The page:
Query drilldown allows for a little bit of discovery. OLAP lets you manipulate the data yourself to find out how many, what color and where.


4. ALERTS
Answer the questions: When should I react? What actions are needed now?
Example: Sales executives receive alerts when sales targets are falling behind.

 
With alerts, you can learn when you have a problem and be notified when something similar happens again in the future. Alerts can appear via e-mail, RSS feeds or as red dials on a scorecard or dashboard.


5. STATISTICAL ANALYSIS
Answers the questions: Why is this happening? What opportunities am I missing?
Example: Banks can discover why an increasing number of customers are refinancing their homes.

 
Here we can begin to run some complex analytics, like frequency models and regression analysis. We can begin to look at why things are happening using the stored data and then begin to answer questions based on the data.


6. FORECASTING
Answers the questions: What if these trends continue? How much is needed? When will it be needed?
Example: Retailers can predict how demand for individual products will vary from store to store.

 
Forecasting is one of the hottest markets – and hottest analytical applications – right now. It applies everywhere. In particular, forecasting demand helps supply just enough inventory, so you don’t run out or have too much.


7. PREDICTIVE MODELING
Answers the questions: What will happen next? How will it affect my business?
Example: Hotels and casinos can predict which VIP customers will be more interested in particular vacation packages.

 
If you have 10 million customers and want to do a marketing campaign, who’s most likely to respond? How do you segment that group? And how do you determine who’s most likely to leave your organization? Predictive modeling provides the answers.


8. OPTIMIZATION
Answers the question: How do we do things better? What is the best decision for a complex problem?
Example: Given business priorities, resource constraints and available technology, determine the best way to optimize your IT platform to satisfy the needs of every user.

 
Optimization supports innovation. It takes your resources and needs into consideration and helps you find the best possible way to accomplish your goals.


 
The best analytics for your business problem
The majority of analytic offerings available today fall into one of the first four areas, which report historical data on what happened in the past but no insight about the future. For simple business problems, these analytic solutions will be all you need. But if you’re asking more complex questions or looking for predictive insight, you need to look at the second half of the spectrum. Even better, if you can learn to use these technologies together and identify what type of analytics to use for every individual situation, you’ll really be increasing your chances for true business intelligence.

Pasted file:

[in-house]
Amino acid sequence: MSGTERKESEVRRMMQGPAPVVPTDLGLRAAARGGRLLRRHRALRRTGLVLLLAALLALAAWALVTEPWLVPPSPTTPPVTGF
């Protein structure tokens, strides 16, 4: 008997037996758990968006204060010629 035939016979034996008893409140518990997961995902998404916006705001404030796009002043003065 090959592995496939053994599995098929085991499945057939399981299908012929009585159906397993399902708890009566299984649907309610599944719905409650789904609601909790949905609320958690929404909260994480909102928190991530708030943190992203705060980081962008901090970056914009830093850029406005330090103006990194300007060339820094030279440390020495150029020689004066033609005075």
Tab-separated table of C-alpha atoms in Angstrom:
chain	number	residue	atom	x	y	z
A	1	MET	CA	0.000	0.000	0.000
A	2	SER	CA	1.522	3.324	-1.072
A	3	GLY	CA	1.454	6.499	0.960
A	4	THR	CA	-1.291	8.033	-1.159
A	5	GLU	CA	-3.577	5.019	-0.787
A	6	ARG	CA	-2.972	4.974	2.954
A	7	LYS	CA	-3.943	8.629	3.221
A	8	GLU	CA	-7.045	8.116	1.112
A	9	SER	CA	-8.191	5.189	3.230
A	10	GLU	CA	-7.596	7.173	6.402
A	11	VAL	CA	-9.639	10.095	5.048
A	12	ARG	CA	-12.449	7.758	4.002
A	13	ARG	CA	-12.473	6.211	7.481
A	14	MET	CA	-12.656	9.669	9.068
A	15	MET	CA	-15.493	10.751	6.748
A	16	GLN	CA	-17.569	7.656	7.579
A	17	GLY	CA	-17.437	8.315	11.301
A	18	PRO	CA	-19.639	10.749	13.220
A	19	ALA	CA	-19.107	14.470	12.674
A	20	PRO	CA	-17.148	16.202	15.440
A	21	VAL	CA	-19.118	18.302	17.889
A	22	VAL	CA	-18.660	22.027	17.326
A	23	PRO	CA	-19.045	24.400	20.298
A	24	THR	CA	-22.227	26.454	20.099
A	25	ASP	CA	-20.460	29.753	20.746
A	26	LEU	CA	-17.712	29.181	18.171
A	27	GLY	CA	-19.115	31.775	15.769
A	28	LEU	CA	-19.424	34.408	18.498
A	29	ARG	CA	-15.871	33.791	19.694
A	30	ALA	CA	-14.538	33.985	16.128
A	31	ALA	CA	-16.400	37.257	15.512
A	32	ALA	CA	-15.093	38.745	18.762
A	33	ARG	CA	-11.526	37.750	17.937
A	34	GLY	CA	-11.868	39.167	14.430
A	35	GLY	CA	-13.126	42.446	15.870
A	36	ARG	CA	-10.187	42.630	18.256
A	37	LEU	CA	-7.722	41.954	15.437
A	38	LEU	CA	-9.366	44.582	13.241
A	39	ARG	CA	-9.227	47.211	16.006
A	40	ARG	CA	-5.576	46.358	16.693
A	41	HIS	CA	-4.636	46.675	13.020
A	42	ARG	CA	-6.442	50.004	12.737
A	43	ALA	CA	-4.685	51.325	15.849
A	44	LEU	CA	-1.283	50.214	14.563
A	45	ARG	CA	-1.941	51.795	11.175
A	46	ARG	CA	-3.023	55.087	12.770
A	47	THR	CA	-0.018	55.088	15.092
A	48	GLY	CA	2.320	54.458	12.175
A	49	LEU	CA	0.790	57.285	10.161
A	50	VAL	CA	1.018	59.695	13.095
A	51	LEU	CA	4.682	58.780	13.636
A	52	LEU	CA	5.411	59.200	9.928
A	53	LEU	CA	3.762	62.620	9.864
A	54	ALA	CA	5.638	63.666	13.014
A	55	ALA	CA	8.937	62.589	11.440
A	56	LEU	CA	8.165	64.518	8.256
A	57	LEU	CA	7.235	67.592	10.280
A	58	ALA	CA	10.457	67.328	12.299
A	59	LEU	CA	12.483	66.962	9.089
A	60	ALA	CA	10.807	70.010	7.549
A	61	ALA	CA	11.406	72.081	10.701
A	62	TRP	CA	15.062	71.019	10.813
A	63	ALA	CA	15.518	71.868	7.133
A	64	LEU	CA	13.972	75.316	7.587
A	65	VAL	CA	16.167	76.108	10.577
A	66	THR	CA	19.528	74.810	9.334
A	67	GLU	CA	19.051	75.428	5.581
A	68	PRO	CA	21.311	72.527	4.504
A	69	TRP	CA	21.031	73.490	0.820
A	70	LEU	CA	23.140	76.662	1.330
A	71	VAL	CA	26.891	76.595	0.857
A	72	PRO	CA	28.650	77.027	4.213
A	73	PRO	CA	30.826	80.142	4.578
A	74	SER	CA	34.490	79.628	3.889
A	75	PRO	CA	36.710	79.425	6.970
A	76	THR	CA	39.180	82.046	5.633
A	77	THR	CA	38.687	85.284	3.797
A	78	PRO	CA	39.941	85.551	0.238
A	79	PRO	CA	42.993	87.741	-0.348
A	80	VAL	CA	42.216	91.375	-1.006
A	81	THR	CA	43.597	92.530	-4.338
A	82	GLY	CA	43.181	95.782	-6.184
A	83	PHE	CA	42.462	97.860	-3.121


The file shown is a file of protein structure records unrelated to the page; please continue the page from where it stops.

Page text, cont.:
This article was republished with the permission of sascom Magazine.


About SAS – Providing organizations with THE POWER TO KNOW® since 1976.
 
SAS is the leader in business analytics software and services, and the largest independent vendor in the business intelligence market. Through innovative solutions delivered within an integrated framework, SAS helps customers at more than 45,000 sites improve performance and deliver value by making better decisions faster. Since 1976, SAS has been giving customers around the world THE POWER TO KNOW®. To learn more about SAS, its products and services, visit www.sas.com.
 
About sascom Magazine
 
sascom Magazine is the quarterly publication of the SAS Institute, Inc. Each issue is packed with thought-provoking content and insight into the business issues that affect all companies competing in today’s technology-driven marketplace with recent contributions by best-selling author and researcher Tom Davenport; social media guru Chris Brogan; and Myron Scholes, world renowned economist and Nobel Prize winner. Subscribe now to get your subscription to this award-winning quarterly magazine. sascom Magazine can also be accessed online at www.sas.com/sascom.

StrategyDriven Podcast Special Edition 44b – An Interview with David Parmenter, author of Key Performance Indicators, part 2 of 2

StrategyDriven Podcasts focus on the tools and techniques executives and managers can use to improve their organization’s alignment and accountability to ultimately achieve superior results. These podcasts elaborate on the best practice and warning flag articles on the StrategyDriven website.

Special Edition 44b – An Interview with David Parmenter, author of Key Performance Indicators, part 2 of 2 explores how to create a winning key performance indicator system that transforms these reports into decision-making tools supporting achievement of superior bottom line results. During our discussion, David Parmenter, author of Key Performance Indicators: Developing, Implementing, and Using Winning KPIs shares with us his insights and illustrative examples regarding:

  • Critical Success Factors, their role in connecting business strategy to performance measurement, and how to identify them
  • key steps to developing a performance measurement system
  • benefits of using a database to catalog the organization’s performance measures and the type of data this database should contain

Additional Information

In addition to the outstanding insights David shares in Key Performance Indicators and this special edition podcast are the resources accessible from his website, www.DavidParmenter.com.   David’s book, Key Performance Indicators, can be purchased by clicking here.

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About the Author

David Parmenter is author of Key Performance Indicators: Developing, Implementing, and Using Winning KPIs. David is an internationally renowned speaker, author, and advisor known for his work in the development of performance measurement systems that transforms these reports into a decision-making tool. He is a Fellow of the Institute of Chartered Accountants in England and has delivered workshops to thousands of executives and managers around the world. To read David’s complete biography, click here.